SAN ANTONIO – The original Hockley-Clay Family Cemetery in Northeast San Antonio is now complete.
About 6,000 square feet that wound up in two neighboring backyards decades ago have been reclaimed by the descendants of Jane Warren, a freed slave who had a ranch in the area after the Civil War.
The Northern Hills subdivision borders the cemetery on one side and Northern Hills Elementary on the other.
The fences in those backyards were torn down last week and replaced with new fencing where a certified land survey showed the property lines actually were.
“Now, the family has custody of the entire original cemetery property,” said Everett Fly an architect and landscape architect nationally known for his preservation work.
“The homeowners resisted strongly for almost two years,” Fly said.
Fly said since they had bought their homes from the prior owners, no survey was done.
“It was only after several written requests that the homeowners agreed to talk,” Fly said.
The city’s Development Services confirmed the survey in their records, he said, so the homeowners gave up the part of their backyards they had believed was theirs.
Fly said the Hockley-Clay Cemetery actually had been there for more than 100 years before they actually bought their homes.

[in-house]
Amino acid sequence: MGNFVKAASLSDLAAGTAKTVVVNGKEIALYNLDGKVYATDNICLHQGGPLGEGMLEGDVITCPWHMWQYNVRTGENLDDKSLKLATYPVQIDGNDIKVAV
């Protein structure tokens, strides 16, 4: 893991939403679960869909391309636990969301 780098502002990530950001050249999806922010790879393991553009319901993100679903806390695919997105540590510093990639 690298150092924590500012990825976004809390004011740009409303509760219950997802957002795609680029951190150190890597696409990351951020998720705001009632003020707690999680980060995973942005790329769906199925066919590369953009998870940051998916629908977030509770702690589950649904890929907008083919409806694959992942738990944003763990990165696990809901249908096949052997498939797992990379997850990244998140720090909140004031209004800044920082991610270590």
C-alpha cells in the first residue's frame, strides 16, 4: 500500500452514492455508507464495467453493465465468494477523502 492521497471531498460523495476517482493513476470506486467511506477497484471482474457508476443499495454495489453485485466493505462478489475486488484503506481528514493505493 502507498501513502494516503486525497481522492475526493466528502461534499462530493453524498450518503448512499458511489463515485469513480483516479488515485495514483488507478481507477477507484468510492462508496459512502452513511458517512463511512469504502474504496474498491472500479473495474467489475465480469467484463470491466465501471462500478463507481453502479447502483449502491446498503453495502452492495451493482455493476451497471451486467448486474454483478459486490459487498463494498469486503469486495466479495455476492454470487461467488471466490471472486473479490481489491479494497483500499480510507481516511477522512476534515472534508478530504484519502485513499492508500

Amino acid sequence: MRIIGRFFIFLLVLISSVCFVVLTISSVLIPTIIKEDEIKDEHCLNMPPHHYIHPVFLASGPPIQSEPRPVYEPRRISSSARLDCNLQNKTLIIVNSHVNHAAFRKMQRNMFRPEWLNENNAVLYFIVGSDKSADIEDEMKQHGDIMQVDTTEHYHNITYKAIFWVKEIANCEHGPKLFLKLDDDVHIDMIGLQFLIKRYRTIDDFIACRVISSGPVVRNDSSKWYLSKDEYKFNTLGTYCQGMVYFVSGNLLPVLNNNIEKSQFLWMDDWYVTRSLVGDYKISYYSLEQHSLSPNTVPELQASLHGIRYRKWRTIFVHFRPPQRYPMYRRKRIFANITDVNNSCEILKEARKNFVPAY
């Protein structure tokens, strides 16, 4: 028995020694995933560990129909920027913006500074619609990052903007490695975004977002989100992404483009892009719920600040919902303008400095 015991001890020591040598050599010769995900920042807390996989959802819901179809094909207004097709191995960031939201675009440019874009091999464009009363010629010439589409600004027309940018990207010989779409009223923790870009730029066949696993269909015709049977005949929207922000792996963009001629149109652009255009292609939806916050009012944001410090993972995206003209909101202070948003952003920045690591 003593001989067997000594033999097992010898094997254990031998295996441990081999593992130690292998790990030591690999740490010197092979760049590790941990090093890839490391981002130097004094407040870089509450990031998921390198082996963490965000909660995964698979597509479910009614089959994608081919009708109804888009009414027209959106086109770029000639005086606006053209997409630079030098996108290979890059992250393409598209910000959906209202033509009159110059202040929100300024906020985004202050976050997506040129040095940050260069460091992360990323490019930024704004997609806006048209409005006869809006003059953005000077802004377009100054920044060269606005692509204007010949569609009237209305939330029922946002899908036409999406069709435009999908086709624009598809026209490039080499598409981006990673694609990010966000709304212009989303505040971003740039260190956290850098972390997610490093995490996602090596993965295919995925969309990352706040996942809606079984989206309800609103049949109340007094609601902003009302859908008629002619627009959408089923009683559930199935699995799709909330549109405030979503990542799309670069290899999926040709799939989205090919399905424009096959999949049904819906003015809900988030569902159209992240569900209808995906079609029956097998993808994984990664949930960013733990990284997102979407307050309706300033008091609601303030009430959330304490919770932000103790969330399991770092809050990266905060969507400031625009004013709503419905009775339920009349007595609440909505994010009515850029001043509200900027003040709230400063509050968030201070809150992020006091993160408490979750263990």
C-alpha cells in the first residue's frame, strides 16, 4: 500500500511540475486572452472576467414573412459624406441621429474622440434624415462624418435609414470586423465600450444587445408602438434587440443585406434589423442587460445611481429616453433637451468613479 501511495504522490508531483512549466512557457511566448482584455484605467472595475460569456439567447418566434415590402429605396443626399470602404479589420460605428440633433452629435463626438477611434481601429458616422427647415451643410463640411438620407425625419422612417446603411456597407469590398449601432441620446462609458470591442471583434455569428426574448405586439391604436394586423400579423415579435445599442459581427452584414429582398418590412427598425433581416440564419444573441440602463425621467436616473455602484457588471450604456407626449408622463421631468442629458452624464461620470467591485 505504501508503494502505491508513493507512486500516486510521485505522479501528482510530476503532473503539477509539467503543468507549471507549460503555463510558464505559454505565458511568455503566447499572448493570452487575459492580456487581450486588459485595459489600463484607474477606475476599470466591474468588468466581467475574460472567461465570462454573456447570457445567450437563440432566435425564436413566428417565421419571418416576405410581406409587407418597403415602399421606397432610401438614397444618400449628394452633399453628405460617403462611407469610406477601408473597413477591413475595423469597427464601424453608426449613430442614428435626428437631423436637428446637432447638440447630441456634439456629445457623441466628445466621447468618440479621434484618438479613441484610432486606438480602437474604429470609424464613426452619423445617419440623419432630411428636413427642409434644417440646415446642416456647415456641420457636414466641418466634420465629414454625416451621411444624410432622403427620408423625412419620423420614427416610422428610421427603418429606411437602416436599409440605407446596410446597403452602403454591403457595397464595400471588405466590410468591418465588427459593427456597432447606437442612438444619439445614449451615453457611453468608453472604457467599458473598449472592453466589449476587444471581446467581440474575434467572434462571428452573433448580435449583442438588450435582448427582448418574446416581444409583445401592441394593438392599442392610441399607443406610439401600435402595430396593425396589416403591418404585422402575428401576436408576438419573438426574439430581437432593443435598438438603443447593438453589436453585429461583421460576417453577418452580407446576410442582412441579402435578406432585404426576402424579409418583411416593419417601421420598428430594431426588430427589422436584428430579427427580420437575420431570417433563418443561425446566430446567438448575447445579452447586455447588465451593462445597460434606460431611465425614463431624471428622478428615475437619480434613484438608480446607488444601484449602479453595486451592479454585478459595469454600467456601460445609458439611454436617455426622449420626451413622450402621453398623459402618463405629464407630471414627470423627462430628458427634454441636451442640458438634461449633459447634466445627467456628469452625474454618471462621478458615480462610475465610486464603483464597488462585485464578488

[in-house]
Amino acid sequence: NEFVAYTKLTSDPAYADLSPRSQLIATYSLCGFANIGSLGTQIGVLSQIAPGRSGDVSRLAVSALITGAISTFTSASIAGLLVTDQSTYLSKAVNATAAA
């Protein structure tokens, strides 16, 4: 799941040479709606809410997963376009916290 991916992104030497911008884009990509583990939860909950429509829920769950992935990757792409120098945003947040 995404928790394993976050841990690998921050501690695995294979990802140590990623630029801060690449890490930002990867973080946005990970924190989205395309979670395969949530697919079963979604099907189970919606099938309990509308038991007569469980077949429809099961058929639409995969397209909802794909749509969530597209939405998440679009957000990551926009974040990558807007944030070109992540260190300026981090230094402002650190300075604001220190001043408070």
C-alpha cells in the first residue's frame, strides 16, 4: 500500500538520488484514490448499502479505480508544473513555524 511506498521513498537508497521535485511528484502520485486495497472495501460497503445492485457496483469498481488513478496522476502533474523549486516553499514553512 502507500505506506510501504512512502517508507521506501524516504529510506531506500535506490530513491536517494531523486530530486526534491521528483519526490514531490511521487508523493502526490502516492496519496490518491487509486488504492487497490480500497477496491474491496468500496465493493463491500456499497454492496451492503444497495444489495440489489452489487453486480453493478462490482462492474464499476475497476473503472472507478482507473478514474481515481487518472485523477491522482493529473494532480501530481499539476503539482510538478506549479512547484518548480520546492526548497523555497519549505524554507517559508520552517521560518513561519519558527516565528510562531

He said now that the issue has been resolved, work begins on getting local and state historical designations for the historic African-American cemetery.
Fly said those designations will protect the cemetery from any future encroachment because “It’ll be clear where the boundaries are.”
Archaeologists also will be able to continue their investigation, looking for artifacts and signs of burial sites, Fly said, but no excavations are planned.
It was the curiosity of a retired Air Force major, James Michael Wright, a Northern Hills homeowner, that led to the discovery of the lost cemetery while walking his children to school in 2014.
After searching the Bexar County Spanish Archives, Wright said, “We found some death certificates for Hockley Cemetery, Wetmore, Texas.”
Fly said based on about 15 or 20 death certificates, “We do know who is buried here up to a certain extent.”
The idea now is to have a new gate that will serve as a permanent landmark, Fly said, who added that he’ll work with the family on its design and negotiate with the homeowners association about the design for a fence that would surround the cemetery.
Fly also said they’ll work on a plan to grant public access at designated times.